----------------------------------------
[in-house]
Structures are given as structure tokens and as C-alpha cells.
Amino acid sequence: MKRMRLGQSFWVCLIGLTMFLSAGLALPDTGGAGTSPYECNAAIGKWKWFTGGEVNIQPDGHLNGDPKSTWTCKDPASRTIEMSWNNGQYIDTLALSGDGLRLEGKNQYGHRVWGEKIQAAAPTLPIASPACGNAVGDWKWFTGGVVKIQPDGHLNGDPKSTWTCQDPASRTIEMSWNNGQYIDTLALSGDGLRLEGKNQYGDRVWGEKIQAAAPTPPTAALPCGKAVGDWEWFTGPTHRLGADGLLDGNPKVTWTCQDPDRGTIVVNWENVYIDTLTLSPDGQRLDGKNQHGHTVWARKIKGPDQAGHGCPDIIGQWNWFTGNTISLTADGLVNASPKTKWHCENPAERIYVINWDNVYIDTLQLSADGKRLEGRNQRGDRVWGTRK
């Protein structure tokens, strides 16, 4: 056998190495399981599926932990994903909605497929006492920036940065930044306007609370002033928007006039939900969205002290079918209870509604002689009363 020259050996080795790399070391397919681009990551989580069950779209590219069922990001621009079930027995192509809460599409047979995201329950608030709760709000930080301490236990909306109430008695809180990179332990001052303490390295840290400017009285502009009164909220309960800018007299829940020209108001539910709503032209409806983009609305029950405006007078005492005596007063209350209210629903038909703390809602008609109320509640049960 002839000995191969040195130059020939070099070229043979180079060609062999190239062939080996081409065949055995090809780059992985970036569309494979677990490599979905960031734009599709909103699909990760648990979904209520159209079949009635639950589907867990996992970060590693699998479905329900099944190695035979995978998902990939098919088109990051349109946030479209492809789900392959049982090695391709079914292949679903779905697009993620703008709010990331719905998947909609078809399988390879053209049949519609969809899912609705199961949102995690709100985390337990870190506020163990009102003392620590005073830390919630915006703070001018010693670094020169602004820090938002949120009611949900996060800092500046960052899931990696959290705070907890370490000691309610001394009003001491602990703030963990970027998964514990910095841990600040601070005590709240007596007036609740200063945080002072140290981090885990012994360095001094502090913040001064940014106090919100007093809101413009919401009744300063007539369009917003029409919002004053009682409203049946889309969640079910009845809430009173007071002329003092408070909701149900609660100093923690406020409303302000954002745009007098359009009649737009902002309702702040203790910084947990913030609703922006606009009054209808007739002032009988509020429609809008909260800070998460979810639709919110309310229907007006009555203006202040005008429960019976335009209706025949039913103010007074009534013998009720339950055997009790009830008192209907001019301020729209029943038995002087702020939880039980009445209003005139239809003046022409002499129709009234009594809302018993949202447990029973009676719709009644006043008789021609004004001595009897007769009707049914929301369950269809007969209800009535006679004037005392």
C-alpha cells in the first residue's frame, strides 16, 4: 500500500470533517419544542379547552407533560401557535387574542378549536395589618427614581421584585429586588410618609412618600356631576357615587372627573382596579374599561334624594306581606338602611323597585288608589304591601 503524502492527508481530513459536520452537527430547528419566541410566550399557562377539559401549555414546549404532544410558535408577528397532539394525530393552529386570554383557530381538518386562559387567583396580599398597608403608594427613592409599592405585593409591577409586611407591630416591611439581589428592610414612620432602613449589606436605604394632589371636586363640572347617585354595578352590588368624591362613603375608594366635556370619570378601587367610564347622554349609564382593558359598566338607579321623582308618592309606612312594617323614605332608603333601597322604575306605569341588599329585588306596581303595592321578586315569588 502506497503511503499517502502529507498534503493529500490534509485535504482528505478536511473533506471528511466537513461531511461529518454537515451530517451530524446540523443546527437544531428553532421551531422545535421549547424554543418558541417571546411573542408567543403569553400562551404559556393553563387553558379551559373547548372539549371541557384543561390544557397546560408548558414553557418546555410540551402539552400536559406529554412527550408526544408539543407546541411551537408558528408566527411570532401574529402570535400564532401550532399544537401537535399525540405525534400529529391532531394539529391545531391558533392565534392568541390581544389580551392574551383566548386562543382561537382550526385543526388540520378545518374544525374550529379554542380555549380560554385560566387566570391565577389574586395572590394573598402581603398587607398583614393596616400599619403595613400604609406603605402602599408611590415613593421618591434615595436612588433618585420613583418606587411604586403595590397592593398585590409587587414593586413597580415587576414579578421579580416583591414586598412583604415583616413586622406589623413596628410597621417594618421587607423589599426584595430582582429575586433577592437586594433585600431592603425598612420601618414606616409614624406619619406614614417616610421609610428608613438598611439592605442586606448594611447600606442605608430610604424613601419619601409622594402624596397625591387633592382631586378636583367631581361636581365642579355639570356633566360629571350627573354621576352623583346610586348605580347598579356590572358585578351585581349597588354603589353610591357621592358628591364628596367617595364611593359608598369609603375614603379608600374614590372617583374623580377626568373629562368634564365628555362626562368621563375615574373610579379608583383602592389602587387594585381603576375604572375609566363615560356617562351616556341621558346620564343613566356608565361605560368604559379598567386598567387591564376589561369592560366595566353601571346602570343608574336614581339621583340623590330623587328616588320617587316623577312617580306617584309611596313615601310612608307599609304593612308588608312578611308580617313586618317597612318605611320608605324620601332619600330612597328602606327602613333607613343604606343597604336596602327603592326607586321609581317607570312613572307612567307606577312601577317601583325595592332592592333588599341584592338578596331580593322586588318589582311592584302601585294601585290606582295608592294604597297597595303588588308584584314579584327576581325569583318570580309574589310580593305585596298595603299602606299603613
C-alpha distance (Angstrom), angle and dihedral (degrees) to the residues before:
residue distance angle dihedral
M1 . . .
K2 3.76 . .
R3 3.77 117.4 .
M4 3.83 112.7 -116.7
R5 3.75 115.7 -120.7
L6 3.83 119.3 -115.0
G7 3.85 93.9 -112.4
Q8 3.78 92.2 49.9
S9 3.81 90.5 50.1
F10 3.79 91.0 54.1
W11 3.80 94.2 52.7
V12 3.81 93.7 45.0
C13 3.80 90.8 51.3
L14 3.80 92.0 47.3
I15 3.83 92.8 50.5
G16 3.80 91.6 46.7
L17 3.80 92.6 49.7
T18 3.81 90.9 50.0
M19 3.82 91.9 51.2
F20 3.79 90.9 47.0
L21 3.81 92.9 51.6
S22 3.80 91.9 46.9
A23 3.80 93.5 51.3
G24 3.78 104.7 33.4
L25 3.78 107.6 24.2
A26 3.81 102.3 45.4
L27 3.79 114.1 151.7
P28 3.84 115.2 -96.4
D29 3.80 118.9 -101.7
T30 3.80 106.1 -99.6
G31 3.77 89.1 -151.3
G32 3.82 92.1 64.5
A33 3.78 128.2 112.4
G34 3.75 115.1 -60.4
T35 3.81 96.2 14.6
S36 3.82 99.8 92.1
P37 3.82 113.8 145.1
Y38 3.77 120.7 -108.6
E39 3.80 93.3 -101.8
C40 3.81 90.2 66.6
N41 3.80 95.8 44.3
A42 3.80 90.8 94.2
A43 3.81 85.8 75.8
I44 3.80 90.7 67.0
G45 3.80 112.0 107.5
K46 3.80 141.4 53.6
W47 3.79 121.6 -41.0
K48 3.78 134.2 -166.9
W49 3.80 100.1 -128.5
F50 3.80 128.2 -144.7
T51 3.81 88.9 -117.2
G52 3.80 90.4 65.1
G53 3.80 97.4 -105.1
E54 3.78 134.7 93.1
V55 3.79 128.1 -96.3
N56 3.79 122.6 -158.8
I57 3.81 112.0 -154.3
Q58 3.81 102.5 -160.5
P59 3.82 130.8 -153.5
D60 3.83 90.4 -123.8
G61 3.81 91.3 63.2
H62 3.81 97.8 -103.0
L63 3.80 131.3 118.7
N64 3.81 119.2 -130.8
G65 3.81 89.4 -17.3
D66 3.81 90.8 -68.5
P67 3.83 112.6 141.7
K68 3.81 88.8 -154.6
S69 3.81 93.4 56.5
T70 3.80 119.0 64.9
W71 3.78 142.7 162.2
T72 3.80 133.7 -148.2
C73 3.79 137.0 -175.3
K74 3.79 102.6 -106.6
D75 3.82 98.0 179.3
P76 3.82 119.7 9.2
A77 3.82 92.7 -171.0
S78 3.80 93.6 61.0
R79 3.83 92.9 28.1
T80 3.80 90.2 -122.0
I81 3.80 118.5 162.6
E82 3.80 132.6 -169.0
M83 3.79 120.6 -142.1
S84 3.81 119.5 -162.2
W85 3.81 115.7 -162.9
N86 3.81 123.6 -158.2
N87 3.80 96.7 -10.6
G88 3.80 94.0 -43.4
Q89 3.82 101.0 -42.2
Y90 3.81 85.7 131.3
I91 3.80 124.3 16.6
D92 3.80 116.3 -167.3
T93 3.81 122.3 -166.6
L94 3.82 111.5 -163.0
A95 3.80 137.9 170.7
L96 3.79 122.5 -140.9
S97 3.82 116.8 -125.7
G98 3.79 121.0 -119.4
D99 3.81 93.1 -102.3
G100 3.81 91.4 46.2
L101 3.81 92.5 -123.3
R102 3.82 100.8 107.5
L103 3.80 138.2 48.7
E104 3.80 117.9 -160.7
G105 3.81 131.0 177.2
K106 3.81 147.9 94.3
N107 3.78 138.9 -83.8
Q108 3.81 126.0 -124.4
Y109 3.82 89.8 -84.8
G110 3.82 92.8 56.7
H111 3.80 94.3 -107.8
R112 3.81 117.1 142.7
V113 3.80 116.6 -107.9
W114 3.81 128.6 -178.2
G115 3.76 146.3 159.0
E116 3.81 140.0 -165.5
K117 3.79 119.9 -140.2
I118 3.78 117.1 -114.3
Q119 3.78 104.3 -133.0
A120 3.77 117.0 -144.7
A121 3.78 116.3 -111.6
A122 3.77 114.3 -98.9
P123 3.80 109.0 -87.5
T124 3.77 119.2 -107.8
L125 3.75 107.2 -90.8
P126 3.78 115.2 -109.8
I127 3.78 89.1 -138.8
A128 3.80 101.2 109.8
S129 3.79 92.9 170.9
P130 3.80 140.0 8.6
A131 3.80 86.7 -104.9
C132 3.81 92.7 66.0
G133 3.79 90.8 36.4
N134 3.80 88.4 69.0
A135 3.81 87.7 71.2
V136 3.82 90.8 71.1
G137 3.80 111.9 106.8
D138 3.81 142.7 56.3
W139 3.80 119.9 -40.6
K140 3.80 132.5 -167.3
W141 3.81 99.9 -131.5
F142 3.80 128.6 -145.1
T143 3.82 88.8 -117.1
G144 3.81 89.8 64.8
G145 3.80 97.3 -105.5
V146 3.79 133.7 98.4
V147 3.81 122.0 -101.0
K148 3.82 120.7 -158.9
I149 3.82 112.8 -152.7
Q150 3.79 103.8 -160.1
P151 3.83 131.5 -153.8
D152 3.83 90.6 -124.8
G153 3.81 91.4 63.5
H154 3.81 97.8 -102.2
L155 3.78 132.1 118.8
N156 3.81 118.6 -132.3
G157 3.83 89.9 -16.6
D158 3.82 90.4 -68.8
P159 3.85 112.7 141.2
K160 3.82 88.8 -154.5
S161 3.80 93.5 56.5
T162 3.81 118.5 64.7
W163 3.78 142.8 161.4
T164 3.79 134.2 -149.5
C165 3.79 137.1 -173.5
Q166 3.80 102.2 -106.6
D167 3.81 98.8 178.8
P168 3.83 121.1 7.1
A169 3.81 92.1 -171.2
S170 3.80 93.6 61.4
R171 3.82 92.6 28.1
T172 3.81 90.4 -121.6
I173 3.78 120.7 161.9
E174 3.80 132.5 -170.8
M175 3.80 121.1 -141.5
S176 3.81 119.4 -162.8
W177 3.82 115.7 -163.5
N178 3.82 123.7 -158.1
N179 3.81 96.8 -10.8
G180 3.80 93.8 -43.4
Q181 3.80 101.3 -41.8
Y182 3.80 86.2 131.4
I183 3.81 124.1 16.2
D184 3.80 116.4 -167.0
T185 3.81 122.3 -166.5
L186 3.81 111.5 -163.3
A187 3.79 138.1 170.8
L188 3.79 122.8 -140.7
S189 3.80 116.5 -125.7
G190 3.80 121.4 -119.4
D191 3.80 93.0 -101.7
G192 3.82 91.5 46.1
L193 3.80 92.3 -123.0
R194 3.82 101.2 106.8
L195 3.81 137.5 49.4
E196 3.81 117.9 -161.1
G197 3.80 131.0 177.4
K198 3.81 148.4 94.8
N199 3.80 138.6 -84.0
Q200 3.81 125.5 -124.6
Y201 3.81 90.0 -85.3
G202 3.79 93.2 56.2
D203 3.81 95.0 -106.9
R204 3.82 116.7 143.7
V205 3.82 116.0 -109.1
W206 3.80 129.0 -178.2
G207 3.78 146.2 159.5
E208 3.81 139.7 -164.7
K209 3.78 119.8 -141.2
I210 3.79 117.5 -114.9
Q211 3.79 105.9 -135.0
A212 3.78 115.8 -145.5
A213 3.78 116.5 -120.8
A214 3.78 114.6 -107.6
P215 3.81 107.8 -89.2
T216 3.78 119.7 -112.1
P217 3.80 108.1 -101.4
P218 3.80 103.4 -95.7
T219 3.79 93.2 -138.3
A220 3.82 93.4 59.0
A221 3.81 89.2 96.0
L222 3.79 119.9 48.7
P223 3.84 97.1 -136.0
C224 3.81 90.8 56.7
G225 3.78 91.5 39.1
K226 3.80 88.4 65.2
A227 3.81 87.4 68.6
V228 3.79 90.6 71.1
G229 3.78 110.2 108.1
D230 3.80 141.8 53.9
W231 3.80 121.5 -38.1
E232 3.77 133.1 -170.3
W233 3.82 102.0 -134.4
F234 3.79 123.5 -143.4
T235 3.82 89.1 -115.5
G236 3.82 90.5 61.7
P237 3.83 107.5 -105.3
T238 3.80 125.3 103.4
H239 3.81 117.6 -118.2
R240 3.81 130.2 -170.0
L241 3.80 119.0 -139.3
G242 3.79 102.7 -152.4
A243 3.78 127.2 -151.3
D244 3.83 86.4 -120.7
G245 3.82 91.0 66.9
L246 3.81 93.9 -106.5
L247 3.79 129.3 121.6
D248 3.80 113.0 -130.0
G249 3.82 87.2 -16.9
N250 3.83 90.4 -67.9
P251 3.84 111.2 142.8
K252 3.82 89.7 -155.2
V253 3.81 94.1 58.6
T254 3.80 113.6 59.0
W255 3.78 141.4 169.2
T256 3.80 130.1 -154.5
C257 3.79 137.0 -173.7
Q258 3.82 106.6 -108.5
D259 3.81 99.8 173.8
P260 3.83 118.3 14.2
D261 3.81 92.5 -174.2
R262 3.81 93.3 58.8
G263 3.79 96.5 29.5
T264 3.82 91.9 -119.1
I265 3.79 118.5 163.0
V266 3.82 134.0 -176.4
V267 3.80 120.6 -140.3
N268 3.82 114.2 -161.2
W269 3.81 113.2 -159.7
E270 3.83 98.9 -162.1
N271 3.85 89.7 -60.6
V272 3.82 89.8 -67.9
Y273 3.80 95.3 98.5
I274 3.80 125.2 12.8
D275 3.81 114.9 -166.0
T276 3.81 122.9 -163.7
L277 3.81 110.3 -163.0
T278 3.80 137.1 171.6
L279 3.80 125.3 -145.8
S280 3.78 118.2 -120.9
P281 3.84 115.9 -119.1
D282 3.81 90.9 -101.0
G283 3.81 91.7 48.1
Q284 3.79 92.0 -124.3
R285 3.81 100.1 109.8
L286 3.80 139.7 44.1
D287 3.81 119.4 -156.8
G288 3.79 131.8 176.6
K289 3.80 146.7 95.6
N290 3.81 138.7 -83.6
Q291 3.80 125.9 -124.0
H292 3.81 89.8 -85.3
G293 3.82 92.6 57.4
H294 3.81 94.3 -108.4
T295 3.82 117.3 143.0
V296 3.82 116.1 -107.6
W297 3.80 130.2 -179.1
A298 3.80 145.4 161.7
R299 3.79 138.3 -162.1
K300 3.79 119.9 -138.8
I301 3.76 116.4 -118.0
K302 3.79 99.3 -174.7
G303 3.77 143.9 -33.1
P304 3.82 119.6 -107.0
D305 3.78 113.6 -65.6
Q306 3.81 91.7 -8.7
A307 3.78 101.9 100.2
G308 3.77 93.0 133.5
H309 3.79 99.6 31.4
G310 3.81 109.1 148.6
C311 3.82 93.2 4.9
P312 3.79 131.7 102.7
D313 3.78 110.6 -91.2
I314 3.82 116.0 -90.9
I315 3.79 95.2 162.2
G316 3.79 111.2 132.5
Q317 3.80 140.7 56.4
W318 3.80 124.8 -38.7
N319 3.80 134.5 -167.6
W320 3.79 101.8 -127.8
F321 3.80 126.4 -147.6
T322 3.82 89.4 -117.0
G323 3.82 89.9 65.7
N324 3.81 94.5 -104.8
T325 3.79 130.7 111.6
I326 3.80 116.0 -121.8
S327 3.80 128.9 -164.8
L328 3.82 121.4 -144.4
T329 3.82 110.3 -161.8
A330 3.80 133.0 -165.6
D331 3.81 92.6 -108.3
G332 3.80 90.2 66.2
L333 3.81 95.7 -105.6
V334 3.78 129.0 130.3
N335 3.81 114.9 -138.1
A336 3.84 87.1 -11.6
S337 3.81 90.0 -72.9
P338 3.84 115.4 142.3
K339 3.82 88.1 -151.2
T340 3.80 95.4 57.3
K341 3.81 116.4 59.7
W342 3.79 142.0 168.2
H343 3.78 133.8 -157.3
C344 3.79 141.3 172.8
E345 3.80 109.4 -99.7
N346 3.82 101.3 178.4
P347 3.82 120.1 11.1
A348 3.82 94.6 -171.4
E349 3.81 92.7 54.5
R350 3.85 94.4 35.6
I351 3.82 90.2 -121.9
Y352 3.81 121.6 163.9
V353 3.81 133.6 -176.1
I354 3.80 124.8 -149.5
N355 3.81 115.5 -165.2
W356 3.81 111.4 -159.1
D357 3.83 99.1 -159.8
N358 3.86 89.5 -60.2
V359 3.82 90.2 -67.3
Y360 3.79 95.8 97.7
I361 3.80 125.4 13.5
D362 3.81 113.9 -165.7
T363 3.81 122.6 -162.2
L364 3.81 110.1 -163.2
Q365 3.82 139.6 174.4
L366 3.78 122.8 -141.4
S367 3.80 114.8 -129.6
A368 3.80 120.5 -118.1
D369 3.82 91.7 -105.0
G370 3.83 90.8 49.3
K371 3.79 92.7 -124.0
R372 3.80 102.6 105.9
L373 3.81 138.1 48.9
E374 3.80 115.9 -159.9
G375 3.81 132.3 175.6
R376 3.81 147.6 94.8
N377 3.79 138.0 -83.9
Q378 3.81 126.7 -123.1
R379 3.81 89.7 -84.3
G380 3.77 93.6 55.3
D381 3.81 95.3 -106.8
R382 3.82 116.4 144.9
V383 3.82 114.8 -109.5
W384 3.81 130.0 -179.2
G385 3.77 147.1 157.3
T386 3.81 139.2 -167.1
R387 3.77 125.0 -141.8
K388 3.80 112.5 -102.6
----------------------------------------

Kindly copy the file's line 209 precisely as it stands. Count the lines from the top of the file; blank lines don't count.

G202 3.79 93.2 56.2